Immigration solicitor Wesley Gryk defends his decision to withdraw from publicly funded work and advocates a more independent LSC

My colleagues and I did not take lightly our recent decision to terminate our Legal Services Commission (LSC) contract to carry out legally aided immigration work (see [2004] Gazette, 4 March, 3).

A basic premise of our practice during the nine years of its existence has been to carry out work for legally aided clients to a standard no lower than that afforded our private clients.

However, recent changes in policy by the LSC - including the imposition of unrealistic time constraints and the withdrawal of the fundamental right of an asylum seeker to have representation at interview - would in our view make this impossible.

We have been asked to be part of a system that will in many cases afford what I can only term 'fig-leaf justice' to clients whose very lives may be at risk if returned to their home countries.

This flies in the face of the LSC's obligation under section 4(1) of the Access to Justice Act 1999 to 'secure that individuals have access to services that effectively meet their needs'.

Much of the problem arises from an apparent deterioration in the independence of the LSC.

It is particularly telling that the home secretary often announces proposed changes in LSC policies and procedures when articulating plans for reducing numbers of asylum seekers.

This lack of independence seems sanctioned at the highest levels, as demonstrated by the prime minister's pronouncement that he was going to 'derail the gravy train of legal aid'.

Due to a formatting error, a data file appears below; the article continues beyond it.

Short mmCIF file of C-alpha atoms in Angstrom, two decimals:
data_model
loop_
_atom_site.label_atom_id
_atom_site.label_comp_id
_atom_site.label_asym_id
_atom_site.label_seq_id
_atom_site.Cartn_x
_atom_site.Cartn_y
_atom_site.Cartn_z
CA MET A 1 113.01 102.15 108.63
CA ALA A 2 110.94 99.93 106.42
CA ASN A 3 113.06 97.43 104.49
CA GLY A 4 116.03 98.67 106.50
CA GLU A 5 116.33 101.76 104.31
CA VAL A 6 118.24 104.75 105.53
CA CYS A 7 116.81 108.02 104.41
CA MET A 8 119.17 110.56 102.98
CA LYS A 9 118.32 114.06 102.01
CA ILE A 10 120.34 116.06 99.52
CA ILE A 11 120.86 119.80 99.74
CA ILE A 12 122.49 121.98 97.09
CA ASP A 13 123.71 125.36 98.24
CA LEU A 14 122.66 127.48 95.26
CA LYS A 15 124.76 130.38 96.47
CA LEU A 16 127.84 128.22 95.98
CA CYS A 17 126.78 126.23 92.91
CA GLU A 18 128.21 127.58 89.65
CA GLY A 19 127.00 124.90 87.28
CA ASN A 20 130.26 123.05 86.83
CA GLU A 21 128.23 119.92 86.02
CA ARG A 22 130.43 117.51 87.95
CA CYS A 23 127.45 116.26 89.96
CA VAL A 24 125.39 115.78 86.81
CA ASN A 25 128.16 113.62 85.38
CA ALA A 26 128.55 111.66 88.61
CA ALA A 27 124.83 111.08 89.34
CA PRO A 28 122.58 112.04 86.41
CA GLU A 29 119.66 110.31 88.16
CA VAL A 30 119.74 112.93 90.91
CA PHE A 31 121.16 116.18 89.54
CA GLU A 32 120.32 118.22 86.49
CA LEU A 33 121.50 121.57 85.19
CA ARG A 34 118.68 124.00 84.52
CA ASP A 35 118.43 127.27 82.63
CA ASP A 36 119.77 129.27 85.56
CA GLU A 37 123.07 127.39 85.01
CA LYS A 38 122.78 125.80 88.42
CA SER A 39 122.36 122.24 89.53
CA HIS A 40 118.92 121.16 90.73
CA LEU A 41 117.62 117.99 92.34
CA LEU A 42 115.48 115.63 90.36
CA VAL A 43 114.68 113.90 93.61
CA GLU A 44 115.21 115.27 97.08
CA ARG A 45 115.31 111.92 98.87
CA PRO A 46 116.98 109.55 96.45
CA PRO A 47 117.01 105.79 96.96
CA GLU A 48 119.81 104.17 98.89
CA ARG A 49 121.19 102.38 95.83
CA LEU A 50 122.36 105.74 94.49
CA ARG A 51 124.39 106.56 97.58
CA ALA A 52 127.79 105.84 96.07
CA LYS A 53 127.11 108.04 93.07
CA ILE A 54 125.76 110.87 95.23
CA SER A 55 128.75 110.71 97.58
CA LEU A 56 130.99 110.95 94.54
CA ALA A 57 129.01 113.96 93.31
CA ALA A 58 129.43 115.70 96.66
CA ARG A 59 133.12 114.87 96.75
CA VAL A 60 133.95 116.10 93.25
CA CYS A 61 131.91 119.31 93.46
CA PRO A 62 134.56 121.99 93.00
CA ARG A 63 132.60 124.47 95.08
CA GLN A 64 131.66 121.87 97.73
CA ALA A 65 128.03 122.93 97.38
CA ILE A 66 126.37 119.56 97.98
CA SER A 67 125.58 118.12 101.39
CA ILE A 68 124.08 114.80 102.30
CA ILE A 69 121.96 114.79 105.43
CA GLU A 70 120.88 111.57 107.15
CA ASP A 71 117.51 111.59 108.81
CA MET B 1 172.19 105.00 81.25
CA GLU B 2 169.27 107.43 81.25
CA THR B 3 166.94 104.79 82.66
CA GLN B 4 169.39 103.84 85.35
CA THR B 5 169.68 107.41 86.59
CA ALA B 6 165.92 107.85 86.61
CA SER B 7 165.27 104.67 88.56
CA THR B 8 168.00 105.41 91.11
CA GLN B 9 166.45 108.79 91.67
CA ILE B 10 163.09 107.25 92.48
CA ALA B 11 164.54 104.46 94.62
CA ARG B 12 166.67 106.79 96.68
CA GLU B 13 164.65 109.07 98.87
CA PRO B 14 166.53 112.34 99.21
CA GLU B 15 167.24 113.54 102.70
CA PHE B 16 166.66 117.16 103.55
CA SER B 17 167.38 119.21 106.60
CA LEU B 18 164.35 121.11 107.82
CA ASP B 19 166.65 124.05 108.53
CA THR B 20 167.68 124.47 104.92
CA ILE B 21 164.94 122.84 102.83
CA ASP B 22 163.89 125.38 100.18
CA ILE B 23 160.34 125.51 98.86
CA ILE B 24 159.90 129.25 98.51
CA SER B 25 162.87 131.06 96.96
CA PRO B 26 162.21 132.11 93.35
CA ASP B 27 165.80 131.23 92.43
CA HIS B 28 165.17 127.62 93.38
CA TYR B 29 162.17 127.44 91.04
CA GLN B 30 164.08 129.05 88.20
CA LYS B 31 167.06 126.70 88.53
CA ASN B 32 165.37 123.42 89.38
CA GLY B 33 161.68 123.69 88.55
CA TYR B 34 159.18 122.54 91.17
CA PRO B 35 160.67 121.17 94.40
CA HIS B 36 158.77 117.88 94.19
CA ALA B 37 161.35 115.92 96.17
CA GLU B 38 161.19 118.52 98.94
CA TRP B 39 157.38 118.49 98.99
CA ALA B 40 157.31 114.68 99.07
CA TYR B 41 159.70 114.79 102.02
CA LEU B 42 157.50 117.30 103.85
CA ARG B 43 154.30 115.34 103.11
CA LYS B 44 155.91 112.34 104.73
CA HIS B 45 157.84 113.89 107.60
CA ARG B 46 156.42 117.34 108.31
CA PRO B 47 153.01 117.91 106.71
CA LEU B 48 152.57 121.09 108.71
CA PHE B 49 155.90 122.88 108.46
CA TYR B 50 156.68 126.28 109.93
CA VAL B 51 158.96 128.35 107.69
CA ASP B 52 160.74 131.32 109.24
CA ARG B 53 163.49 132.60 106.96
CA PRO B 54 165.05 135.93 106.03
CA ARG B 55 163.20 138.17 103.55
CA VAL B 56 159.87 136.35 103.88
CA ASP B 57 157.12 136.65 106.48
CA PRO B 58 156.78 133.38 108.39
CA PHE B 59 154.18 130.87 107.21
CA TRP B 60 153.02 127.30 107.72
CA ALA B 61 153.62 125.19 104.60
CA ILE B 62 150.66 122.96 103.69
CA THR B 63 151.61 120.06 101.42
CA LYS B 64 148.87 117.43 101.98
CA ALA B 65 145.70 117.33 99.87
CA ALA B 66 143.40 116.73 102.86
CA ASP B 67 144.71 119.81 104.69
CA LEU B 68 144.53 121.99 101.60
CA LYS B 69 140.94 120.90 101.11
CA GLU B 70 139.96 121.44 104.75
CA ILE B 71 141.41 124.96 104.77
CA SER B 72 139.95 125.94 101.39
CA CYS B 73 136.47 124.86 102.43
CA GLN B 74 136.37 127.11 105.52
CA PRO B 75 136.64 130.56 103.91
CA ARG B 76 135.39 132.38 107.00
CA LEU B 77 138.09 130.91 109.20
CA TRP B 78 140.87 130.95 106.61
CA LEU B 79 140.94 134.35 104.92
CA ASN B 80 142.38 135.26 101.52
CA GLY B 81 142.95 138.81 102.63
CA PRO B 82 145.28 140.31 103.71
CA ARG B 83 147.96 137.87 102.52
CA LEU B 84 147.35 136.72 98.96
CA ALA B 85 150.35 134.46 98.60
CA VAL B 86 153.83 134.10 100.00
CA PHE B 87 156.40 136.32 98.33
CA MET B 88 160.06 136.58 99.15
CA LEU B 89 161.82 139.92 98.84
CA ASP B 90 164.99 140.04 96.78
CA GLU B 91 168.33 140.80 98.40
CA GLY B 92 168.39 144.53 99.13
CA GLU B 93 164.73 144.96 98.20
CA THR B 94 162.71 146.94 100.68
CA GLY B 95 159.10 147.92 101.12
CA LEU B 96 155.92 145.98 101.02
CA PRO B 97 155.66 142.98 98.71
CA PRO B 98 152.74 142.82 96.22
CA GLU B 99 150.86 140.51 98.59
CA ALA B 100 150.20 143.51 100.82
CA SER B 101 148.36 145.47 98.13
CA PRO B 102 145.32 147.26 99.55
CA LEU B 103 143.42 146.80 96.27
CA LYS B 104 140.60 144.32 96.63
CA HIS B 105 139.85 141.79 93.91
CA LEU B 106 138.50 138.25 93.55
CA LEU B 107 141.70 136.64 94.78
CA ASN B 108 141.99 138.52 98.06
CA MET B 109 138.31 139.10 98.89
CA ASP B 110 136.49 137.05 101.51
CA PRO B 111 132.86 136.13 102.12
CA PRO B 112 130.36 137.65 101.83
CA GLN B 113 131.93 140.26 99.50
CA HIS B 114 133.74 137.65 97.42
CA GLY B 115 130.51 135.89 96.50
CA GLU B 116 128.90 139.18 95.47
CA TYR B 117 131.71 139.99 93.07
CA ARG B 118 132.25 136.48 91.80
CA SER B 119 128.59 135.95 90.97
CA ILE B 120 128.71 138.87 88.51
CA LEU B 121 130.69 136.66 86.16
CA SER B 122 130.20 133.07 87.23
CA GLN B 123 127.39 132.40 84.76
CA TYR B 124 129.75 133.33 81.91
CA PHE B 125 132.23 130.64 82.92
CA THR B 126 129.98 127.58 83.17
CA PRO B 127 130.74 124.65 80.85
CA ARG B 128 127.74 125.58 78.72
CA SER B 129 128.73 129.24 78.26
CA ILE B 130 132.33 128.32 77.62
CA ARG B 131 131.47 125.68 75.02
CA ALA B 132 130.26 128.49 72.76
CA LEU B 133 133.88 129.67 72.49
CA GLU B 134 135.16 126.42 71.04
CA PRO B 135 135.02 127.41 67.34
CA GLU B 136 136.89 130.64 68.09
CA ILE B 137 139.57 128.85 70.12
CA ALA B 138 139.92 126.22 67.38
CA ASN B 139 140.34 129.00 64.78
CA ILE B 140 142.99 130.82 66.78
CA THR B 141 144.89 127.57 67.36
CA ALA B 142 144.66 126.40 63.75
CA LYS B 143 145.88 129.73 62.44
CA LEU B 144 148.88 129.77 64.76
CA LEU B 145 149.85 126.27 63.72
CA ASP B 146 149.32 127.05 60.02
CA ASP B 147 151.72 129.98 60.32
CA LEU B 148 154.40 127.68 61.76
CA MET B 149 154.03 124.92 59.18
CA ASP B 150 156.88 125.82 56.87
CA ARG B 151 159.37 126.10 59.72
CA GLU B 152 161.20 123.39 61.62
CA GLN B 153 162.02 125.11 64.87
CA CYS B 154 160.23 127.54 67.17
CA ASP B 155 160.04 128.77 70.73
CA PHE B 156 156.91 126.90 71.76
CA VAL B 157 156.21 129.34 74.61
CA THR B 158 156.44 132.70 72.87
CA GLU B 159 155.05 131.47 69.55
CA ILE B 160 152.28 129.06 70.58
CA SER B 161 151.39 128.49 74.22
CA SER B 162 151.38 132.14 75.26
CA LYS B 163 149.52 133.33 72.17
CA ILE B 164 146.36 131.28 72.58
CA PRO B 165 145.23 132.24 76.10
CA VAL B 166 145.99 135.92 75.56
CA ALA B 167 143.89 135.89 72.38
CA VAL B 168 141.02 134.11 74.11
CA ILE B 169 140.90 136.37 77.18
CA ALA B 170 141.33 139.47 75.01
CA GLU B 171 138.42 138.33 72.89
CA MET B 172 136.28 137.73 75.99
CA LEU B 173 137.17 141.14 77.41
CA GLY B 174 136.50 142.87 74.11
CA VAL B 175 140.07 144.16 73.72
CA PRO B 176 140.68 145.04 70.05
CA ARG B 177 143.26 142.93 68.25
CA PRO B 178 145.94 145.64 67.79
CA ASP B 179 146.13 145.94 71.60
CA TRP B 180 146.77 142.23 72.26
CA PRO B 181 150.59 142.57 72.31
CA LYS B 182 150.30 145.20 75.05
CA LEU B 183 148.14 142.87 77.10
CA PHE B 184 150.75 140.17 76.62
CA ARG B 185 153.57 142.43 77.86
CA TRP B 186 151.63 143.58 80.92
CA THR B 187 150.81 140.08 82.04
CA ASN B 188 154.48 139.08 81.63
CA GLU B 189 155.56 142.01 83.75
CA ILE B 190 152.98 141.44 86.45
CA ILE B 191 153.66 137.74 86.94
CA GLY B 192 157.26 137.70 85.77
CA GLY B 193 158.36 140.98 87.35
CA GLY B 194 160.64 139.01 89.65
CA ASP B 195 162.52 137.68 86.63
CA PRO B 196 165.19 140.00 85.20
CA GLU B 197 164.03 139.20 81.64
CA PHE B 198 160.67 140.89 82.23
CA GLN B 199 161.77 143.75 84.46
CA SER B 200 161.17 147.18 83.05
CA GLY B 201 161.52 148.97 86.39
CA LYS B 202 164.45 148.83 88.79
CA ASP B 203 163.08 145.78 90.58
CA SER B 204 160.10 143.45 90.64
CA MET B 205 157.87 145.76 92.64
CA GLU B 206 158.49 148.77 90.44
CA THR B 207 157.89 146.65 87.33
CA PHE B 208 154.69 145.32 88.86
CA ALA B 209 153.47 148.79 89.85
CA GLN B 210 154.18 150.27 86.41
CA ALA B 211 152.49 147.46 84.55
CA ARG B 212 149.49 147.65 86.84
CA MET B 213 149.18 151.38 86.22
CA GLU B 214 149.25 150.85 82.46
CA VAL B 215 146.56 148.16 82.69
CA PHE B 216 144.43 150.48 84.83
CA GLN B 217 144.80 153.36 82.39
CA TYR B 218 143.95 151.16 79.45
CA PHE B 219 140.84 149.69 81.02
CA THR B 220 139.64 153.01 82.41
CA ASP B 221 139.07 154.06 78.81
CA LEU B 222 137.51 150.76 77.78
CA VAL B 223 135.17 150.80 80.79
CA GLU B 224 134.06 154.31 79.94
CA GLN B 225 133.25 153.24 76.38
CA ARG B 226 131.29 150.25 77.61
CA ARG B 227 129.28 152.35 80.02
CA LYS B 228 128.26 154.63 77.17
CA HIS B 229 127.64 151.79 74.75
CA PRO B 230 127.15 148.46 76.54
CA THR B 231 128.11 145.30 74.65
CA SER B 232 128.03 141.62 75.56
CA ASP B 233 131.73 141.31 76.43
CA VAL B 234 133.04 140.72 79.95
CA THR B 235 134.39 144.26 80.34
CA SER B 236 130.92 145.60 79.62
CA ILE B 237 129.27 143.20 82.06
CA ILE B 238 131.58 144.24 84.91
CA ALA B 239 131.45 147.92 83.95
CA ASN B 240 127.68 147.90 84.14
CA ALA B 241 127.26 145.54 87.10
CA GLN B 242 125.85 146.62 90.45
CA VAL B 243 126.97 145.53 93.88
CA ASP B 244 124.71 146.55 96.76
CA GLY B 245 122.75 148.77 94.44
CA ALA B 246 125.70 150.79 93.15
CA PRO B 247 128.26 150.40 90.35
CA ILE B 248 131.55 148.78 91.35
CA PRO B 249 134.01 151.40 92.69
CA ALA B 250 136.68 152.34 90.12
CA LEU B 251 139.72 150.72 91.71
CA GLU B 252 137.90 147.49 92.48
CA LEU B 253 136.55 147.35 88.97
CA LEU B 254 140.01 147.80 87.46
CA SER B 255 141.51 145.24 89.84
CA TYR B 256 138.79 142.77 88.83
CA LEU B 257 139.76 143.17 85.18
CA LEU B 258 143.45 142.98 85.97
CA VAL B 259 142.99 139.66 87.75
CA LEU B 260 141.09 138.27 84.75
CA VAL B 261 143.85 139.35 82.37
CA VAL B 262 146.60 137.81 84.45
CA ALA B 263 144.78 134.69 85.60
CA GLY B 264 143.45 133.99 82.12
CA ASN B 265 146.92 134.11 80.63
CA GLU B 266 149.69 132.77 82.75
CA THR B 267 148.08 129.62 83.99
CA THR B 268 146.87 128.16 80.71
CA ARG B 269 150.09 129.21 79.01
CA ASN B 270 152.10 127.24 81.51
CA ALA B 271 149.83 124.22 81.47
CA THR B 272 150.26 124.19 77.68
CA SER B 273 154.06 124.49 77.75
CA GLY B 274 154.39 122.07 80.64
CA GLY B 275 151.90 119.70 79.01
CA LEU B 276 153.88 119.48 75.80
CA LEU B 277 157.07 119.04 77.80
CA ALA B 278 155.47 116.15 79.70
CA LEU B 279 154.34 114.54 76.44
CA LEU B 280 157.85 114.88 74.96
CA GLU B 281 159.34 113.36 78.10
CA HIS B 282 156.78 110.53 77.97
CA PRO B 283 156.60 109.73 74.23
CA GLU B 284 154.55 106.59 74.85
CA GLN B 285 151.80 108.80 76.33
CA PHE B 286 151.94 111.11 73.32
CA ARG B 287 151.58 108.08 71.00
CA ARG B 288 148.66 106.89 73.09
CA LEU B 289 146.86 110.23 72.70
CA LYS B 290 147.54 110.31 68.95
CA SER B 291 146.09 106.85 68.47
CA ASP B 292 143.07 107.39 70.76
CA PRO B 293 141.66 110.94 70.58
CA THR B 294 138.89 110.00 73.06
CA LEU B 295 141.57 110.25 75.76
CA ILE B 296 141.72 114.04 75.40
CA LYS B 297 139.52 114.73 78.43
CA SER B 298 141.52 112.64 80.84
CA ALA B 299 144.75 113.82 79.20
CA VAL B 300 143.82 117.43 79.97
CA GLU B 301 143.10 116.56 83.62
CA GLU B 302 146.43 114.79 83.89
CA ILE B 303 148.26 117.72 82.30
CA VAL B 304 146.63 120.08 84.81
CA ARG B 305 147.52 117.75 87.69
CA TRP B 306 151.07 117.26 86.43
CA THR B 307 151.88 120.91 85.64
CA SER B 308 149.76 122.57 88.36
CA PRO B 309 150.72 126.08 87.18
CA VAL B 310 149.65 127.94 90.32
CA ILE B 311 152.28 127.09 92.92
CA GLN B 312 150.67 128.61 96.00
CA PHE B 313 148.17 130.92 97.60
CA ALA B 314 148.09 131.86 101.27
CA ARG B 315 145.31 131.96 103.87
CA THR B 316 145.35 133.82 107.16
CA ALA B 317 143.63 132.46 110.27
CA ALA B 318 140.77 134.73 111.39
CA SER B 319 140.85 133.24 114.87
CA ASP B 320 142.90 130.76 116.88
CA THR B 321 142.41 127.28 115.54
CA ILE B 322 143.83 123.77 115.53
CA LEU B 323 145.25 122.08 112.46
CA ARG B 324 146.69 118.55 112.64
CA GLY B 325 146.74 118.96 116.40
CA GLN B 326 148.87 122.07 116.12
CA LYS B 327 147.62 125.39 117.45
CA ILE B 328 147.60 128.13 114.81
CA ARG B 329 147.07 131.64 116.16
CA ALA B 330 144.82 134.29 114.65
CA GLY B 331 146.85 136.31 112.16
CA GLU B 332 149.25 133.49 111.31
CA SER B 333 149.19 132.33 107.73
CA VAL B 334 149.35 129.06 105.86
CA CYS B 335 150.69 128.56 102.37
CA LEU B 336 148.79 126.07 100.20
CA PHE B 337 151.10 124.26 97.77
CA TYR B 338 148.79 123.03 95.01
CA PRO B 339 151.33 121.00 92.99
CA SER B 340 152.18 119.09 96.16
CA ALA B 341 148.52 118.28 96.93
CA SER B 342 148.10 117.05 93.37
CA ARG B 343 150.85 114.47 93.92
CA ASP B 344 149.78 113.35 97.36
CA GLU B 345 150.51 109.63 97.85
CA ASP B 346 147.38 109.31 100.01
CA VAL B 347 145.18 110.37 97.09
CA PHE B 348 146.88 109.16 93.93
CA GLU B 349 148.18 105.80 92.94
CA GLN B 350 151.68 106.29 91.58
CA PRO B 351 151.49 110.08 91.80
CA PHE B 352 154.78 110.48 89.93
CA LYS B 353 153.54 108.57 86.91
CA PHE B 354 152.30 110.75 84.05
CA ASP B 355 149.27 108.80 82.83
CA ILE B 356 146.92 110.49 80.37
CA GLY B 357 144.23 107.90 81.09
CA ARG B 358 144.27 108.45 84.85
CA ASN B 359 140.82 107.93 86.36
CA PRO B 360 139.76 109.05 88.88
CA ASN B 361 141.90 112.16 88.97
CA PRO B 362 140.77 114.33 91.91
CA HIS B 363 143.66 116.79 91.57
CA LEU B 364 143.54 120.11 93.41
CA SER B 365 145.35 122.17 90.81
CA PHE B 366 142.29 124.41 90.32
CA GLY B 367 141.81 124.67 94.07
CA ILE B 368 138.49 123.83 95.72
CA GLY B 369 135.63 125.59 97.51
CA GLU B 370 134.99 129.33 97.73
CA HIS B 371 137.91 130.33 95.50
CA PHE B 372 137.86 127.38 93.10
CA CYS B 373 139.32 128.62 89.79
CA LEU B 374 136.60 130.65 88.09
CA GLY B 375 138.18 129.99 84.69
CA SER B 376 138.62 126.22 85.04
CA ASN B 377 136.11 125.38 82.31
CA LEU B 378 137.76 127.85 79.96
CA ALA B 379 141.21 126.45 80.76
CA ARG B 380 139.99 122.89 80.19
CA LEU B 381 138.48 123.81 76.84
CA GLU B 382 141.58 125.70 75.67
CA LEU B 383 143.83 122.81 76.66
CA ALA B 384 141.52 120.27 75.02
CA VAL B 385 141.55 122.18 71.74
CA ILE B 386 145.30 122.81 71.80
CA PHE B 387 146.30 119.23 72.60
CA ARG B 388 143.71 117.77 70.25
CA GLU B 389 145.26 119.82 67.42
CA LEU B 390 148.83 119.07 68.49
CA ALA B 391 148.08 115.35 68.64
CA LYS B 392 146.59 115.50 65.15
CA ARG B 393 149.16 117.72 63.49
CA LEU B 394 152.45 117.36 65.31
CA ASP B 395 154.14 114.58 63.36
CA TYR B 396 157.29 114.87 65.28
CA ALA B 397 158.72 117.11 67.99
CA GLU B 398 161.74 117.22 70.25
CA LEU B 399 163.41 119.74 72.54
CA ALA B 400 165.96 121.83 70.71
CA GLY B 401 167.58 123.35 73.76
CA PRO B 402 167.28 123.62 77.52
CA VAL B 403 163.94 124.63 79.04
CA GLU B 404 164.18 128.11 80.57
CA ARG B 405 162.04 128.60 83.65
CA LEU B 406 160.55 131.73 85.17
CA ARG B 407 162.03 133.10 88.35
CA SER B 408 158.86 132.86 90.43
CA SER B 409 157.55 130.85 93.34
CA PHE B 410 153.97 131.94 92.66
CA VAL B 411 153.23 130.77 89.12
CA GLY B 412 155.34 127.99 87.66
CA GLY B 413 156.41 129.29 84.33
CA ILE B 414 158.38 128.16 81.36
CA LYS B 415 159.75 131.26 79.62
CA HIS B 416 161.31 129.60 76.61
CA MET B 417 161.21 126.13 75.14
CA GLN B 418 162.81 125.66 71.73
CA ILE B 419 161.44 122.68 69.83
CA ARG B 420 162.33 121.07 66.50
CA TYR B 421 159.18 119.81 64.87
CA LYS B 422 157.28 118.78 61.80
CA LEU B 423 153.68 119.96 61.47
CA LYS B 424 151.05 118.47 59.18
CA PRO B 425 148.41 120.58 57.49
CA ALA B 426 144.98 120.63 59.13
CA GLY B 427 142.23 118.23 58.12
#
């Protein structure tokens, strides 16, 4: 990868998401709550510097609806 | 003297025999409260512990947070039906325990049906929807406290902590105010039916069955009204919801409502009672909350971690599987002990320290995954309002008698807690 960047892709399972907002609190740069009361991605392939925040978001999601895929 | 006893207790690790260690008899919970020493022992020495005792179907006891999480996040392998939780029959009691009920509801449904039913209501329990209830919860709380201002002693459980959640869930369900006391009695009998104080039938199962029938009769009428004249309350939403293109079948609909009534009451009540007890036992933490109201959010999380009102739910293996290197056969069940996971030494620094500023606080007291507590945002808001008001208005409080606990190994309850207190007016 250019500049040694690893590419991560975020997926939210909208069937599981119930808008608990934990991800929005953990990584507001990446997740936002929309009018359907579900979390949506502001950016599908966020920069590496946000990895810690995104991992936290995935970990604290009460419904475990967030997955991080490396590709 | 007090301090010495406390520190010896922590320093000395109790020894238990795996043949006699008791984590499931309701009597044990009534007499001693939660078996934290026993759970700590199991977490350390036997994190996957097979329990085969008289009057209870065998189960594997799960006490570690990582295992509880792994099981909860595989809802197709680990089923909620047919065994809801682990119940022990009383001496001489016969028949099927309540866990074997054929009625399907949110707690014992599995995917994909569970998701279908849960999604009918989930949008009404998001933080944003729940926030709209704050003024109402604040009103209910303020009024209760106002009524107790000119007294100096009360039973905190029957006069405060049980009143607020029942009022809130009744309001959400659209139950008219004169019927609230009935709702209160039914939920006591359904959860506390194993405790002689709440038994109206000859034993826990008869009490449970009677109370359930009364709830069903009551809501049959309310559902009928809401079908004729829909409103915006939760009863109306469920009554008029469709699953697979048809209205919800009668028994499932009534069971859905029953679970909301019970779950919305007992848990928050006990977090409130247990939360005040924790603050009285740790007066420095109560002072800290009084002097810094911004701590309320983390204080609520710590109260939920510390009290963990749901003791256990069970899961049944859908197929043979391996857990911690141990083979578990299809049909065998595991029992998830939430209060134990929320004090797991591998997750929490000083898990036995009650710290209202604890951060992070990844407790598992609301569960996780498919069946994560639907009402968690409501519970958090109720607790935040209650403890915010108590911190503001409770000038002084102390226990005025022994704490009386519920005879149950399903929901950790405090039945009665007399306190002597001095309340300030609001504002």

As a solicitor working in the legal aid system for 15-plus years, I can state categorically that there is no 'gravy train'.

One example of the LSC's overly cosy relationship with Home Office policymakers is the current fast-track system of asylum appeals at the Harmondsworth Detention Centre.

In this system, shockingly, only 1-2% of asylum cases are successful, even after appeal.

A Harmondsworth client sees a solicitor on the first or second day of detention, is interviewed that day or the next, receives the almost inevitable refusal letter the following day and has an appeal scheduled within five or six days after that.

This is a timetable within which a solicitor cannot provide meaningful representation.

While, ordinarily, the LSC imposes a 50%-or-better merits test on representation at appeals under the controlled legal representation (CLR) scheme, the scheme seems to be authorised regularly in these fast-track cases, notwithstanding the appalling lack of success on appeal.

One surmises that the LSC is prepared to bend its merits test rules in these cases because it has been deemed expedient to provide representation and the 'appearance of justice' to appellants in an inherently unjust system.

Many excellent law firms have taken the decision to continue to do legally aided immigration work.

The LSC must develop a strategy to retain this pool of extraordinary expertise and to encourage committed young solicitors to set up new practices.

The early signs are not promising.

The blunt instrument of cost auditing - initially meant to weed out rogue practitioners - is being used to terrorise decent hard-working solicitors with the threat of significant cash 'claw-backs', which in some instances would cause personal bankruptcy if effectuated.

We did not want to leave the system but felt we had no choice.

Others will follow unless the LSC recovers its independence and re-asserts as its main role the provision of high quality advice and representation to the most marginalised members of society.

Wesley Gryk is the sole principal at London-based Wesley Gryk Solicitors